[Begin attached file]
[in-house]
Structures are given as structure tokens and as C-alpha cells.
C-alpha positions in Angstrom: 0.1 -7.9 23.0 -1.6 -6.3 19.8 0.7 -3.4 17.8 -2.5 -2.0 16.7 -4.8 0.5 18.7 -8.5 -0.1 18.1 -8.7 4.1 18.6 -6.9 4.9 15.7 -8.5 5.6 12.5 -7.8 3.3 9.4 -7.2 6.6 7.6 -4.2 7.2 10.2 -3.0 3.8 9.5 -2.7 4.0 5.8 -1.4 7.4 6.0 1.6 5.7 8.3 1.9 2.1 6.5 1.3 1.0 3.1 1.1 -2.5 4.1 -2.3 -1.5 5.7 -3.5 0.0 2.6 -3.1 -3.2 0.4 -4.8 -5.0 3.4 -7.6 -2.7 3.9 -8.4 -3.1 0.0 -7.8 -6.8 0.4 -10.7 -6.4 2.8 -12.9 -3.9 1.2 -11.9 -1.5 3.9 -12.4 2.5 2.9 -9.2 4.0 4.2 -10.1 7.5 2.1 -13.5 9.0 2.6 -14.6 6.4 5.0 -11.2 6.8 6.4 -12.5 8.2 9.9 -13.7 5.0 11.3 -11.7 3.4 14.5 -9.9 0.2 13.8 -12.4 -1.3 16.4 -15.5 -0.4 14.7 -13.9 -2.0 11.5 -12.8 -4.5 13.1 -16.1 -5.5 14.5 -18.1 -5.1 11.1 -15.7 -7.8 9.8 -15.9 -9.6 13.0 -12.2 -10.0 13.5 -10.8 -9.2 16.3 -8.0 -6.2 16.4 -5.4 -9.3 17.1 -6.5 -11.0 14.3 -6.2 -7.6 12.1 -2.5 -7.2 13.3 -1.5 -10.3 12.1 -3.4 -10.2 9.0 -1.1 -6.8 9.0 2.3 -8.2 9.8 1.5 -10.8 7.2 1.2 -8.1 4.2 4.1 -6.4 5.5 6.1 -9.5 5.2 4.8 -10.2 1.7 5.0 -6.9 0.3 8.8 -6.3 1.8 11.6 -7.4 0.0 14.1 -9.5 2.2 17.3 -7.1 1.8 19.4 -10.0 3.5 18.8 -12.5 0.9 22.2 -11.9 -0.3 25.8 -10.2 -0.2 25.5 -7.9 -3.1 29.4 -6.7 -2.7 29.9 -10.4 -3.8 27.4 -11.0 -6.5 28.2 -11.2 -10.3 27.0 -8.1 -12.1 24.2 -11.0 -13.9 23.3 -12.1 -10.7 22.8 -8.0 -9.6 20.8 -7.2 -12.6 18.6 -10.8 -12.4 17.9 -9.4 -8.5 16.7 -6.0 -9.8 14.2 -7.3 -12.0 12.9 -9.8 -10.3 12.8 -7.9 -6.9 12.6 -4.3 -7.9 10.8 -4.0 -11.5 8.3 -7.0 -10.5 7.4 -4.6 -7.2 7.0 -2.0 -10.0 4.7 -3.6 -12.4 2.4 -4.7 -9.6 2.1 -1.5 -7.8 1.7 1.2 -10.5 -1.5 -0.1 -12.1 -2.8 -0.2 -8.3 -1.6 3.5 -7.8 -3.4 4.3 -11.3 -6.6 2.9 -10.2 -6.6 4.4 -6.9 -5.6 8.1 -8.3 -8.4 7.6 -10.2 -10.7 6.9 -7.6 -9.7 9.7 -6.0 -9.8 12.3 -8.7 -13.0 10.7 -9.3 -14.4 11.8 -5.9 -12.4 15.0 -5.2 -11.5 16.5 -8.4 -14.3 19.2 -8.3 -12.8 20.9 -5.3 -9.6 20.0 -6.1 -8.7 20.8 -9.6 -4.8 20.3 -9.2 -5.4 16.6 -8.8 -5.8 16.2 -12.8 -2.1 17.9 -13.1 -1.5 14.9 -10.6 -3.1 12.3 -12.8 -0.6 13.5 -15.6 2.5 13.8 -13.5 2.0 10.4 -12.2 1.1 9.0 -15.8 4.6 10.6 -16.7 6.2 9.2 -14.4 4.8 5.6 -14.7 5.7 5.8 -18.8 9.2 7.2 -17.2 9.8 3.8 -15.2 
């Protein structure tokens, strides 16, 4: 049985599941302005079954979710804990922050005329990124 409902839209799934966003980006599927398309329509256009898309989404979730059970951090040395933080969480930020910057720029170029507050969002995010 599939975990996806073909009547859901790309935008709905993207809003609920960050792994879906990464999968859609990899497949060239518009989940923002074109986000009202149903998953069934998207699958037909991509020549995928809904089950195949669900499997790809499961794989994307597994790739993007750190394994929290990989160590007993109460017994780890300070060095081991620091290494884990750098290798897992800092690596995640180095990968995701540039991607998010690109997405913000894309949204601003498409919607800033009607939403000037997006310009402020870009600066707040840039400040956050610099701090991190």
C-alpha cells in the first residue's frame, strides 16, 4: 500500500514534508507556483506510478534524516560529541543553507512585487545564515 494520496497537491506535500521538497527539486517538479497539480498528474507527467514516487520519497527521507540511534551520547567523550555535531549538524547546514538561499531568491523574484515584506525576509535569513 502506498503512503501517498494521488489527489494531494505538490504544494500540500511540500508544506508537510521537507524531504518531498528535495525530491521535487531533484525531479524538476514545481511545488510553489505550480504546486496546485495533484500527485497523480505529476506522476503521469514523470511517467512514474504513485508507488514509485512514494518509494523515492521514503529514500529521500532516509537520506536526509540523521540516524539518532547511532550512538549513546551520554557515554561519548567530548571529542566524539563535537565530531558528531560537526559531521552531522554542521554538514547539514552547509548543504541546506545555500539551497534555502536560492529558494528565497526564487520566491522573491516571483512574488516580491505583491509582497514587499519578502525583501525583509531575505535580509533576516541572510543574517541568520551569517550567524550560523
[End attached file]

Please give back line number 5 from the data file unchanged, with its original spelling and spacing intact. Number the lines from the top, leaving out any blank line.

C-alpha cells in the first residue's frame, strides 16, 4: 500500500514534508507556483506510478534524516560529541543553507512585487545564515 494520496497537491506535500521538497527539486517538479497539480498528474507527467514516487520519497527521507540511534551520547567523550555535531549538524547546514538561499531568491523574484515584506525576509535569513 502506498503512503501517498494521488489527489494531494505538490504544494500540500511540500508544506508537510521537507524531504518531498528535495525530491521535487531533484525531479524538476514545481511545488510553489505550480504546486496546485495533484500527485497523480505529476506522476503521469514523470511517467512514474504513485508507488514509485512514494518509494523515492521514503529514500529521500532516509537520506536526509540523521540516524539518532547511532550512538549513546551520554557515554561519548567530548571529542566524539563535537565530531558528531560537526559531521552531522554542521554538514547539514552547509548543504541546506545555500539551497534555502536560492529558494528565497526564487520566491522573491516571483512574488516580491505583491509582497514587499519578502525583501525583509531575505535580509533576516541572510543574517541568520551569517550567524550560523